Note: I recently penned this blog for Patrick’s Pub & Eatery in Gilford, New Hampshire. Leah impressed me, and I also admire her. She Dares Greatly. So I am sharing her story with you.
Every single day, people ask Patrick’s manager Leah Nelson difficult questions.
“How come you don’t have any hair?”
“Do you have cancer?”
Or, from children, “Are you a boy or a girl?”
Leah fields these queries with patience and grace, seeing them as an opportunity to educate people about alopecia totalis, an autoimmune disorder that causes people to lose all the hair on their bodies. Basically, the body attacks the hair, and it falls out.
“The awareness of alopecia is slim,” Leah explains. “When men are bald, people don’t give it a second thought, but when you’re a woman, and you’re bald, it’s completely different. That’s just the way our society is. I want my story to empower people to just be who they are.”
Leah is a 31-year-old Gilford Village resident. She came to Patrick’s in a management role just over a year ago with a background in art education and an extensive resume in the hospitality industry. She’s become an integral part of the Patrick’s family.
“I feel there is a real sense of community here,” she says. “I have a good time with the staff and the owners. And then there’s the regular customers who come in year-round, many of whom have been kind enough to invite me into their homes. Their loyalty is a testament to how Patrick’s is run.”
Though her fellow Patrick’s co-workers and customers have never known her with a full head of hair, Leah had dark brown, shoulder-length locks until she was in her early 20s. She was a senior, studying ceramics at Plymouth State University and was bartending at The Common Man in Ashland when she noticed a bald spot on the back of her head.
After a friend confirmed what Leah could feel with her fingers, Leah called her aunt, who also has alopecia. “I kind of knew what it was,” Leah remembers. “I knew that my aunt was bald and that she even wore a wig during my childhood.”
“Your body is trying to get rid of something it thinks is a threat,” she explains. “It was really driving me insane. It was worse to try to keep the hair I still had, so I eventually shaved what remained.”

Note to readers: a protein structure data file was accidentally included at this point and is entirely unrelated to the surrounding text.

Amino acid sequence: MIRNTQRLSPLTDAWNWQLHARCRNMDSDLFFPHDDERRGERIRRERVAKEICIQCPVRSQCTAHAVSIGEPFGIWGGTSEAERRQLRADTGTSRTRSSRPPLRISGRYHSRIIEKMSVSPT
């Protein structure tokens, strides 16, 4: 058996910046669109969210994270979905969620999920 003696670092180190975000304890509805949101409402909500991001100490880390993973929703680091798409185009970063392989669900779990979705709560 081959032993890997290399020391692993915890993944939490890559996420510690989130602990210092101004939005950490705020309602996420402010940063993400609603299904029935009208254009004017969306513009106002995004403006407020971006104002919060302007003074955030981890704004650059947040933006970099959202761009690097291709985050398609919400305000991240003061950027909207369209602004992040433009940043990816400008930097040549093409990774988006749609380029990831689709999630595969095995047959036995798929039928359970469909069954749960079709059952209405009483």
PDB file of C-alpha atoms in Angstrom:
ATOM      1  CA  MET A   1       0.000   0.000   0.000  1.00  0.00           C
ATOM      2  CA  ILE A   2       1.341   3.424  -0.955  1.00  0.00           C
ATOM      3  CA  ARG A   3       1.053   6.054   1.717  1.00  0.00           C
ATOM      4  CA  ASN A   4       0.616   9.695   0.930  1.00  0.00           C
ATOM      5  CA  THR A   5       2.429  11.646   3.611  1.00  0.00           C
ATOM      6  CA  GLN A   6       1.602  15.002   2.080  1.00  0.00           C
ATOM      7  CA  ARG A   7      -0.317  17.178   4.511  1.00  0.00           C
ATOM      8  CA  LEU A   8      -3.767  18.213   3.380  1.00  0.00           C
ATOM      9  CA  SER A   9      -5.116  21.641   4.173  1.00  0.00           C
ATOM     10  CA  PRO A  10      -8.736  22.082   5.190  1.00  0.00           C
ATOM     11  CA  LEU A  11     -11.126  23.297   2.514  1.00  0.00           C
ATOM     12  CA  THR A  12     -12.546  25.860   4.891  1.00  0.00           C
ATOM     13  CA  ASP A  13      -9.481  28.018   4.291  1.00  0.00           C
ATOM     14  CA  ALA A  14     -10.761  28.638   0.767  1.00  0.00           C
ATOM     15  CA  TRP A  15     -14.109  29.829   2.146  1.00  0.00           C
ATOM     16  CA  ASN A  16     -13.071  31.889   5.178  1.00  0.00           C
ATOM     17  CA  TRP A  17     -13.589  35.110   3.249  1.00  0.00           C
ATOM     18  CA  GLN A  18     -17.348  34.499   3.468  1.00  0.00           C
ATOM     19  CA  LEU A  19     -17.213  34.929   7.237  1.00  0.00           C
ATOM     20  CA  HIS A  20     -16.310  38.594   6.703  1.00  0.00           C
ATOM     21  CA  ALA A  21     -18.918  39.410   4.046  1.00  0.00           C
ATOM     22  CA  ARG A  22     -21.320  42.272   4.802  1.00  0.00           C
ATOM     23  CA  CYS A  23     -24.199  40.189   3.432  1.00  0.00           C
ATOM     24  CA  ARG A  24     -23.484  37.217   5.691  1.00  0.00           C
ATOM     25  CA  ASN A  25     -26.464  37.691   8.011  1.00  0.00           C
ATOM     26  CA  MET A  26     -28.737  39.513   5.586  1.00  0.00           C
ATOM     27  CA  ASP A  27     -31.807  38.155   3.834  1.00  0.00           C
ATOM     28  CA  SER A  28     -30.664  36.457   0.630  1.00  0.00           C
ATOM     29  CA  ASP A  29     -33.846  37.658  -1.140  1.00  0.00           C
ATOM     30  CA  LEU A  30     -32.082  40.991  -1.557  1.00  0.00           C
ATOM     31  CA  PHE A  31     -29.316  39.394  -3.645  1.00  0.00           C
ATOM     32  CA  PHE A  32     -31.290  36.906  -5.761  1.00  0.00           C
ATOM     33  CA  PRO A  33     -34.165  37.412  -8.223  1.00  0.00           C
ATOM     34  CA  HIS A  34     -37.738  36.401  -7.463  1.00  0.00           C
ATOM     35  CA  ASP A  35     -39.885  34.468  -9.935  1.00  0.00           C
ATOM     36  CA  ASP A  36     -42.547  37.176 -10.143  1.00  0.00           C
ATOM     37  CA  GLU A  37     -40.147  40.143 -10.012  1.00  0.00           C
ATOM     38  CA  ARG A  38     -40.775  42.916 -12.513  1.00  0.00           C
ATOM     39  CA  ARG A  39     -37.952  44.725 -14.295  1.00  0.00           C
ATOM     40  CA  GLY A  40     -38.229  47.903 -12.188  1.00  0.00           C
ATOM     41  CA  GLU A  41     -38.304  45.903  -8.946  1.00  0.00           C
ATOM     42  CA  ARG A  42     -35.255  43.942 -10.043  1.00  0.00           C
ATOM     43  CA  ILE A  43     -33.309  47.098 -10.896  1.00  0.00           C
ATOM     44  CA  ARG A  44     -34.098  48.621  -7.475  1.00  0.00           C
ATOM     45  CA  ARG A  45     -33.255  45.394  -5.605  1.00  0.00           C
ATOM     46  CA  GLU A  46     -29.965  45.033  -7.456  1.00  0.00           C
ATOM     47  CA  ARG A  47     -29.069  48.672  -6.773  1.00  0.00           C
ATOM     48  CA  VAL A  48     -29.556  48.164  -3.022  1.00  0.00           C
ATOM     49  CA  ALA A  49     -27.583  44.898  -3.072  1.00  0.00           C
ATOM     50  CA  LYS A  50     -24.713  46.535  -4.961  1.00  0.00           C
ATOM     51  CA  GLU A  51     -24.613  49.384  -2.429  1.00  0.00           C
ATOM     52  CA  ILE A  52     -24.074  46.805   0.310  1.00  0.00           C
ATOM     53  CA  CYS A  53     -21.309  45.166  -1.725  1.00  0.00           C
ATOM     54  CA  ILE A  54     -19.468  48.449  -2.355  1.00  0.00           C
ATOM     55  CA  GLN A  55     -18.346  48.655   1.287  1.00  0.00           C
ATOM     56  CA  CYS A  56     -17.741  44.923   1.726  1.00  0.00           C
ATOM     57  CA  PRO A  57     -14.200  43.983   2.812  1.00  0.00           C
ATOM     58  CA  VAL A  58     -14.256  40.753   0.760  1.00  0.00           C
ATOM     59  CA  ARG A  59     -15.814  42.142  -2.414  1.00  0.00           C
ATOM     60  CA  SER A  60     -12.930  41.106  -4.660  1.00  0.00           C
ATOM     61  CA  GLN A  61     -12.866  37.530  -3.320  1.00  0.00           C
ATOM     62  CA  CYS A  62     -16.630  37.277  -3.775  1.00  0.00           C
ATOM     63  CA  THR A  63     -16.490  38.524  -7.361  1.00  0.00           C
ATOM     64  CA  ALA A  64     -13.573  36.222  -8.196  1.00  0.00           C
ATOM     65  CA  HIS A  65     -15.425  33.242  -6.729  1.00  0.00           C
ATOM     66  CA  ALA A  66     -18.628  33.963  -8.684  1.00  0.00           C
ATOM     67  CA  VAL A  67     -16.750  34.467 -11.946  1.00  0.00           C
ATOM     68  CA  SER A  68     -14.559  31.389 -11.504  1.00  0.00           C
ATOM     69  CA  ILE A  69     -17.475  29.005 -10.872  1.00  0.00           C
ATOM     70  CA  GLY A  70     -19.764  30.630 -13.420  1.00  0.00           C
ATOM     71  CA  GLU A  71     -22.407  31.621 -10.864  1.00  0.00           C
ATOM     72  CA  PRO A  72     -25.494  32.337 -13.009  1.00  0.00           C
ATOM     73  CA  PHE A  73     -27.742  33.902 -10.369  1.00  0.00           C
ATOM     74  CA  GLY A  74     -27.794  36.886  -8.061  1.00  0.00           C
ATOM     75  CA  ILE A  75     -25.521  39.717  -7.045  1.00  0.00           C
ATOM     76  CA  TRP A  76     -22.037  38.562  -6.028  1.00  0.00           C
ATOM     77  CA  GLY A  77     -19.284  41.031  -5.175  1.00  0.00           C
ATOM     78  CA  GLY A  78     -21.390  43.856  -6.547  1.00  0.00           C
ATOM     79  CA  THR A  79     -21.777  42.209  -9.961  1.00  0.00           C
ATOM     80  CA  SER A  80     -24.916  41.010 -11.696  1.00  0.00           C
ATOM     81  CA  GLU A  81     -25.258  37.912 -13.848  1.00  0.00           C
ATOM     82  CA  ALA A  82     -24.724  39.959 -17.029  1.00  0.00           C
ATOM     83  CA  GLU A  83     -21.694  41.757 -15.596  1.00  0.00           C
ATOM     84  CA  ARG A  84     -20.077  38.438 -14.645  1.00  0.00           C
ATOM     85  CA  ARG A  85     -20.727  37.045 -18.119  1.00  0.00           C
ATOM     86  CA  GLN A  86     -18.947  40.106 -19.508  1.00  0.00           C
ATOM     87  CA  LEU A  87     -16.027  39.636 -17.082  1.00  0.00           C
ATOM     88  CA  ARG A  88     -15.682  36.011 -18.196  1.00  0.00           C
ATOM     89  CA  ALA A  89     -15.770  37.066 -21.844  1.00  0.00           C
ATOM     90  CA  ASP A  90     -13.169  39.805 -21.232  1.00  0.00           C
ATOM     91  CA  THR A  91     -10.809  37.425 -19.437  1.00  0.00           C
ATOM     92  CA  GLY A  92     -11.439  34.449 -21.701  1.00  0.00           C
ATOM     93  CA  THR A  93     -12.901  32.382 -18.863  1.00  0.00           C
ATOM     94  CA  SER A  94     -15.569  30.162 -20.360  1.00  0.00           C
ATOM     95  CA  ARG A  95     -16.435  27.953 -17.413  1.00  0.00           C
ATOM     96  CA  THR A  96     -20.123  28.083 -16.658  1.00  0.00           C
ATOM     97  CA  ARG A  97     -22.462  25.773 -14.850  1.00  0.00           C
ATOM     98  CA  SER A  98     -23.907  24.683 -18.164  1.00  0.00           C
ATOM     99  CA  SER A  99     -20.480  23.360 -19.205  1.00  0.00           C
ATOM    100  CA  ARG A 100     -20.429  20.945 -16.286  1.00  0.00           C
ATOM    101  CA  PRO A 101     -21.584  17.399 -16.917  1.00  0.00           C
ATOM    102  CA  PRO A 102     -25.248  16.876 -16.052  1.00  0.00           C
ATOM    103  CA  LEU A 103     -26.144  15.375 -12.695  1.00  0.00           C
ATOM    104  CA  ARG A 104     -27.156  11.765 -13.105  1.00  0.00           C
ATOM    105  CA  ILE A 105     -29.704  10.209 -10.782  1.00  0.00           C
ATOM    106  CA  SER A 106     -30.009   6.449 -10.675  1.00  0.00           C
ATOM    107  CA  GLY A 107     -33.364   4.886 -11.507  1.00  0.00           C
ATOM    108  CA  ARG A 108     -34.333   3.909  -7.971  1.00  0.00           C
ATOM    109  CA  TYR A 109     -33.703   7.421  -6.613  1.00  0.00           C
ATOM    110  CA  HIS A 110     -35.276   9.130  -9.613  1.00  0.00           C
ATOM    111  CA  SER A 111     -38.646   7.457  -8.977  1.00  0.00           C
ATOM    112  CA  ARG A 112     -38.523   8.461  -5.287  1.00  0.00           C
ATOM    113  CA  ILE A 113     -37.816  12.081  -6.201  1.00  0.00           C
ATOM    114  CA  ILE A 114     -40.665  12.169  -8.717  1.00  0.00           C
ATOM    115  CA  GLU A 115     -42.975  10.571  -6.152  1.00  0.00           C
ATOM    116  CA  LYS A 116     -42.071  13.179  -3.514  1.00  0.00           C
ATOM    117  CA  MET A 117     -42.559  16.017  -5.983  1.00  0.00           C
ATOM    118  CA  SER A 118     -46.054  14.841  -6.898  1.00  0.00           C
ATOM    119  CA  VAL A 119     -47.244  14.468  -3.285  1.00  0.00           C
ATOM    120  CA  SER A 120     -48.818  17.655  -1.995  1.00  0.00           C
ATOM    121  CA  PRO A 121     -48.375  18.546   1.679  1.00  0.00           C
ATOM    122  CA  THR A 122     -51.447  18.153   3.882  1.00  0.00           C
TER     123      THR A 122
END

In a matter of weeks, Leah’s eyebrows, eyelashes, and the hair on her arms and legs also fell away. This was an indication that Leah has alopecia totalis, the rarest form of the disorder, which involves loss of all hair.
“Losing my hair bothered me a bit, but the harder part was when I lost my eyelashes and eyebrows,” she says. “It changed the way I look. People I know from childhood don’t recognize me now when I run into them.”
Though Leah tried a wig, she didn’t feel like herself. Instead, she embraces her look. And she educates people who find it a curiosity. She does, after all, have a degree in education.
After earning a bachelor’s in ceramics from PSU, Leah obtained a master’s degree in art education, also from PSU, and then spent four years teaching at several different schools in southern New Hampshire. She always held part-time roles in the restaurant industry as well.
“I was always working three or four jobs at a time,” Leah recalls. Eventually, she decided to give up the often-chaotic lifestyle of dual employment and pursue only restaurant work.
“I enjoyed being in the service industry more than teaching because it’s different every day, and it makes you think on your feet all the time,” she says. “I’m constantly problem-solving, so I never get bored.”
The restaurant industry is people-oriented, though, and that leaves Leah open to the questioning. She wishes people wouldn’t leap to the conclusion that she has cancer.
“My situation doesn’t feel that serious,” she explains with a smile. “Some people have a really hard time with the hair loss, and the psychological effects can be damaging. I am lucky that, for me, it’s just hair.”